Meanwhile, Chico Carrasquel kept the American League attack alive with a lead-off single in the bottom of the fourth against Johnny Antonelli. Carrasquel moved to third on a one-out single by Miñoso and scored on a sacrifice fly by Beto Ávila, tying the score at five.

The National League picked up two more two-out runs off Bob Porterfield in the fifth to pull back in front, 7–5, after a single by Snider and a two-run homer by Kluszewski. In the bottom of the inning, Berra hit a single off Antonelli and Rosen belted his second home run of the game to tie the score at seven.

The American League regained the lead in the sixth, 8–7, with an RBI-single by Avila off Warren Spahn that brought home Williams.

In the eighth inning, the National League bats stayed hot against Bob Keegan. Willie Mays singled and Gus Bell unloaded it with a pinch-hit, two-run homer to put again away the game, 9–8. Dean Stone came in relief with two outs and Red Schoendienst running on third. Schoendienst attempted to steal home and was thrown out by Stone. This third out set the stage for Larry Doby, who pinch hit for Stone with one out in the bottom of the inning and tied the game with a home run against Gene Conley, becoming the first black player to hit a home run in an All-Star Game. After that, Mantle and Berra singled and Rosen walked to load the bases. Carl Erskine replaced Conley and retired Mickey Vernon for the second out, but gave up a two-RBI single to Fox that sealed the 11–9 victory for the American League.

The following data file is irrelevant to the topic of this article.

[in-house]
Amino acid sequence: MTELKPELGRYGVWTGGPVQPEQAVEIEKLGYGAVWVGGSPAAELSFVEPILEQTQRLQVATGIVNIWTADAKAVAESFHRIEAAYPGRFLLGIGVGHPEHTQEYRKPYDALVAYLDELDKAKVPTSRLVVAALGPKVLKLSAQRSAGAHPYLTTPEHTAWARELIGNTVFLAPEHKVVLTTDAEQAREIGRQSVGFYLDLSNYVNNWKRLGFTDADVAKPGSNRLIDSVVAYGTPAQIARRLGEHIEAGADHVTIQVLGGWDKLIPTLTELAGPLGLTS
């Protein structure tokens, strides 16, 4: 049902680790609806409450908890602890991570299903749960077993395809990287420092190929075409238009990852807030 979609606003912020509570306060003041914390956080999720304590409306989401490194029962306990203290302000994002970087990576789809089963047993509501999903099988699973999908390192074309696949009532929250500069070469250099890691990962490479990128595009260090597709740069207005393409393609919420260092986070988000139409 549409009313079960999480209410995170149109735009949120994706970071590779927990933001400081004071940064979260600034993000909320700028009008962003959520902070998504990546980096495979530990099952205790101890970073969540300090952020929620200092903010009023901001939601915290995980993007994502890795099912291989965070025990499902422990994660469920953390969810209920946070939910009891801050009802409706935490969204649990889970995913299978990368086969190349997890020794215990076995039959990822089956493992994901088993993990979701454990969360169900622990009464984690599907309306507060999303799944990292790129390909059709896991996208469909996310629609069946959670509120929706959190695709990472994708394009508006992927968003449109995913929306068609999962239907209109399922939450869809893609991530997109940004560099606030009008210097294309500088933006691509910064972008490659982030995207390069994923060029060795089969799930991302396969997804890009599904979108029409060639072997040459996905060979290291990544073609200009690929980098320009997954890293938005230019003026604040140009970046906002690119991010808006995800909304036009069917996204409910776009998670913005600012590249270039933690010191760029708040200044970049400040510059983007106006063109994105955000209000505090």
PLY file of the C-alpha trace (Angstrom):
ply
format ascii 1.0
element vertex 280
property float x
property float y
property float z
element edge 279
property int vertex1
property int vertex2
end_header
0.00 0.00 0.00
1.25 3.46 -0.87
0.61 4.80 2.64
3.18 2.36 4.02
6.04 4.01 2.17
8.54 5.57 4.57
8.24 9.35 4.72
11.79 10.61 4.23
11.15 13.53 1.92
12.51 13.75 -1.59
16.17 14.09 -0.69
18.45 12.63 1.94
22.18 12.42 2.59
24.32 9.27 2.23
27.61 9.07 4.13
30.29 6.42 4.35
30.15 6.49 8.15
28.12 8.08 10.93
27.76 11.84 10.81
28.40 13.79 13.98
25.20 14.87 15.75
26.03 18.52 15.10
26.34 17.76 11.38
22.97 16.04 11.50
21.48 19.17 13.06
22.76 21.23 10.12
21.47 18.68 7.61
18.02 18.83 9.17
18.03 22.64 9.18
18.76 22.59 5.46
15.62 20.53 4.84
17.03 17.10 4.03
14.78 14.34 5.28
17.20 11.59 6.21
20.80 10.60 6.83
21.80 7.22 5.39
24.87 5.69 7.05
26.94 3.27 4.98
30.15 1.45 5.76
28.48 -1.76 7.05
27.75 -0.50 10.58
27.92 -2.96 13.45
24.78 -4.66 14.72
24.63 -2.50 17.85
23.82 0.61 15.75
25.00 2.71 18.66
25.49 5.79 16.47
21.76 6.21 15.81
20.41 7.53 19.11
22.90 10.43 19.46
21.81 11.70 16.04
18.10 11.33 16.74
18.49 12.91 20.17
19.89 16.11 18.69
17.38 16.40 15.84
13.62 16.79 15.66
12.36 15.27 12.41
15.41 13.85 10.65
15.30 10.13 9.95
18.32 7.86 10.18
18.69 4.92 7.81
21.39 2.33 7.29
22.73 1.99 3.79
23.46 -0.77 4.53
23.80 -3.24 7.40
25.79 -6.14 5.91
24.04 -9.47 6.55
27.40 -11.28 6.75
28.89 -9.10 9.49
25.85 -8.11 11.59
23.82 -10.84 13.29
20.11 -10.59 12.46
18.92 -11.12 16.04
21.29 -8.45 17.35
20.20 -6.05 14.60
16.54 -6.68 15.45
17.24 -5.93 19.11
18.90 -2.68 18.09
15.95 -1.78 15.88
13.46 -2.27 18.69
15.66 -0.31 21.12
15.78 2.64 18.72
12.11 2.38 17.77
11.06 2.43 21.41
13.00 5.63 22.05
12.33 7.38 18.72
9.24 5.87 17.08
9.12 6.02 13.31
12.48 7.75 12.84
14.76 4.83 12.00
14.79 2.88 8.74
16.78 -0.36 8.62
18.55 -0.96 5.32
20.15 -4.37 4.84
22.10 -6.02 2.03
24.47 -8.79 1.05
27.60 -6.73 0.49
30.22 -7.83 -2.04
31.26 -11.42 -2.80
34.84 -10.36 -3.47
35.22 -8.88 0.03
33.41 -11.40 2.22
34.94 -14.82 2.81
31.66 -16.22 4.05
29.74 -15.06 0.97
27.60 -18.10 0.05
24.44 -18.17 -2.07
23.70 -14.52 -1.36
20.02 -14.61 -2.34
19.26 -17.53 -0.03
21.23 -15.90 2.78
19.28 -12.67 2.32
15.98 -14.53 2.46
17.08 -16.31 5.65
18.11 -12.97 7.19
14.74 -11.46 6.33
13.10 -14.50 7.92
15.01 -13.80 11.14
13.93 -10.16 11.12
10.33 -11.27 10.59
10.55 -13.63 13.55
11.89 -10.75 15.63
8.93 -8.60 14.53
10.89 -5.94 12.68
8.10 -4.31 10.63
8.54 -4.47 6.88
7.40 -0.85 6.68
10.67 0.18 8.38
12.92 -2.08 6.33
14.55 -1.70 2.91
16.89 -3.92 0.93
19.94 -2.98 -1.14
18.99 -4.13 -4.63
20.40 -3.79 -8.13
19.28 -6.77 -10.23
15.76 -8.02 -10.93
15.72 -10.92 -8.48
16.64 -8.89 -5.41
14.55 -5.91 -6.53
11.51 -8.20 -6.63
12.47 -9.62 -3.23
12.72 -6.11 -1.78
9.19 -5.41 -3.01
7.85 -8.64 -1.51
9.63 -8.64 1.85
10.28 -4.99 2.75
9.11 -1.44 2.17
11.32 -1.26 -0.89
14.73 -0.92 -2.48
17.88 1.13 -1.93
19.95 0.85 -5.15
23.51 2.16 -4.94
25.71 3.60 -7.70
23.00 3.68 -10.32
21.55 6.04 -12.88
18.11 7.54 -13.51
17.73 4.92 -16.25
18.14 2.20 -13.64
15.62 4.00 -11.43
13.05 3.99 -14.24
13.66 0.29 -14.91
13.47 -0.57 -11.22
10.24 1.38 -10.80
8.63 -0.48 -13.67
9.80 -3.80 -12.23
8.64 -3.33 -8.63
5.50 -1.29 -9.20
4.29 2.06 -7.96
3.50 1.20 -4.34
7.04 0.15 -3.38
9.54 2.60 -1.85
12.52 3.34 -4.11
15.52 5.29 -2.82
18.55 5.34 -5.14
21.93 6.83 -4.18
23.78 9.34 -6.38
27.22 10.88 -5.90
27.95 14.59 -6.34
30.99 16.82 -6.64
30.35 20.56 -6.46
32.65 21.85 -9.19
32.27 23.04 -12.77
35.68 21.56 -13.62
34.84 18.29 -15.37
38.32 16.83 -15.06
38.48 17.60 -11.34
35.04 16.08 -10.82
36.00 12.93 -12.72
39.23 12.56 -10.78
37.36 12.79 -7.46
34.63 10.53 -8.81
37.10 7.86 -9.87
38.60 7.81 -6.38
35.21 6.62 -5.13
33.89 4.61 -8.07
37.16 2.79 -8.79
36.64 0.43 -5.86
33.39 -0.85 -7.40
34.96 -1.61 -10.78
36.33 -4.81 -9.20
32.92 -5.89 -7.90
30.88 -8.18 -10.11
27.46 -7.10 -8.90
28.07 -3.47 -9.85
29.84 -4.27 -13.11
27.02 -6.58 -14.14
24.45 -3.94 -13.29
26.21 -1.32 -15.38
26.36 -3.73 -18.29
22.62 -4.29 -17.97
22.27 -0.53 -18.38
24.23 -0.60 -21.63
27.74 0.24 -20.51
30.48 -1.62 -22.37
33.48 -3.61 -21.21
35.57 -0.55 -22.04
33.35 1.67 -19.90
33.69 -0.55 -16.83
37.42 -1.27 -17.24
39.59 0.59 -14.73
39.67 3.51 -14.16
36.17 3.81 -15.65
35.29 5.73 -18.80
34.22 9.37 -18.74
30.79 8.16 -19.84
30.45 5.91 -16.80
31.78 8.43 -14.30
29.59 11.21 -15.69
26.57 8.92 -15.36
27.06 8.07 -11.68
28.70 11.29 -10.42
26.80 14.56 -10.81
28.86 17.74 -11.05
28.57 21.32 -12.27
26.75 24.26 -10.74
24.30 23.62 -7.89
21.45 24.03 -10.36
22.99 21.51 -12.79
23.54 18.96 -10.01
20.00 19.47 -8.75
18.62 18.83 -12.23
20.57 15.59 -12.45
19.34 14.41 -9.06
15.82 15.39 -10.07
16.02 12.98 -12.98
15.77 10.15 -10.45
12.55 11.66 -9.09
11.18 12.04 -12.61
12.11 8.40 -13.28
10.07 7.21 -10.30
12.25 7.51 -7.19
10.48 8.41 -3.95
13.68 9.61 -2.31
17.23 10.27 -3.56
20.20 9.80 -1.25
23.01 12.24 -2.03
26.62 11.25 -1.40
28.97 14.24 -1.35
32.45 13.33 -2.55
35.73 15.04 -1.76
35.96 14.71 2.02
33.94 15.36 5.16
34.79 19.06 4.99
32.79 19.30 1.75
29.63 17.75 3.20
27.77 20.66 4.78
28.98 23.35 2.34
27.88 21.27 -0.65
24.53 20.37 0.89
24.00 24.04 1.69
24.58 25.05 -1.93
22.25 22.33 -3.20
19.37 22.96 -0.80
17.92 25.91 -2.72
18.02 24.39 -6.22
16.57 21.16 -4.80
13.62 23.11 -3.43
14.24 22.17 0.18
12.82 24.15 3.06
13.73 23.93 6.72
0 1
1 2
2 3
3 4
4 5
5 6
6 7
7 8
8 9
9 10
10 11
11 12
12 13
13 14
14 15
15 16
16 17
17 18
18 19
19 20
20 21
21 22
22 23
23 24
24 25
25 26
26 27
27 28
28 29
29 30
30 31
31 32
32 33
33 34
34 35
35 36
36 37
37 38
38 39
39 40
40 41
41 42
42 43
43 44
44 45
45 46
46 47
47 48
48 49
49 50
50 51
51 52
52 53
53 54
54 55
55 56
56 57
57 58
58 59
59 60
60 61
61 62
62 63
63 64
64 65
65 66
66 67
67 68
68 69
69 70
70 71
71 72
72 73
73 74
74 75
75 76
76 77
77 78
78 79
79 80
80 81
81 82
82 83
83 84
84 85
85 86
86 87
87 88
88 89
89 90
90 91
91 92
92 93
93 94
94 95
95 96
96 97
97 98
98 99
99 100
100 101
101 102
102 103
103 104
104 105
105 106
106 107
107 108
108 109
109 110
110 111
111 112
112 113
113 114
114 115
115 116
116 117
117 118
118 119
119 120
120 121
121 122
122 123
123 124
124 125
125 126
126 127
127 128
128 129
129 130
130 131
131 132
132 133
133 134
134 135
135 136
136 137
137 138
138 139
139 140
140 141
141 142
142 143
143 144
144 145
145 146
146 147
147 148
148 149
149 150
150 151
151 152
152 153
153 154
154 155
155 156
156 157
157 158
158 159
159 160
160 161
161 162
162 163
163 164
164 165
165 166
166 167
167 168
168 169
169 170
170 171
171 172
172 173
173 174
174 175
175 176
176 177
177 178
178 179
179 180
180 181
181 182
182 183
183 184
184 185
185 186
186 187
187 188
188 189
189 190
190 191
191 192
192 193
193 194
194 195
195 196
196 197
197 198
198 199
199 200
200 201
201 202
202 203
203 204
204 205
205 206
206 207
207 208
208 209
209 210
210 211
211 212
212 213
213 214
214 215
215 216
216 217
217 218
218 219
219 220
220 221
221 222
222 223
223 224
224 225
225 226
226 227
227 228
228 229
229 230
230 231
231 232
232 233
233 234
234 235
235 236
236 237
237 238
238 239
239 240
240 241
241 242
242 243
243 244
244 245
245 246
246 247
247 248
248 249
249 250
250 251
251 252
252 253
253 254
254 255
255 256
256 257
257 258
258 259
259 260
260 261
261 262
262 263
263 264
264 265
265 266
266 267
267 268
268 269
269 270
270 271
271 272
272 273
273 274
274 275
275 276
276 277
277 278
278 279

The American League (7) and the National League (6) used 13 pitchers in the game. Stone took the win (without retiring a batter) and Conley was tagged with the loss while Virgil Trucks earned the save. Trucks walked Snider to open the ninth inning, but retired Stan Musial, Gil Hodges and Randy Jackson for the last three outs of the game.

The win broke a four-game All-Star losing streak for the American League. After this game, the AL led the all-time All-Star Series 13–8.


  • The 20 runs scored in the contest set an All-Star Game record which lasted until 1998, when the American League defeated the National League, 13–8, at Coors Field.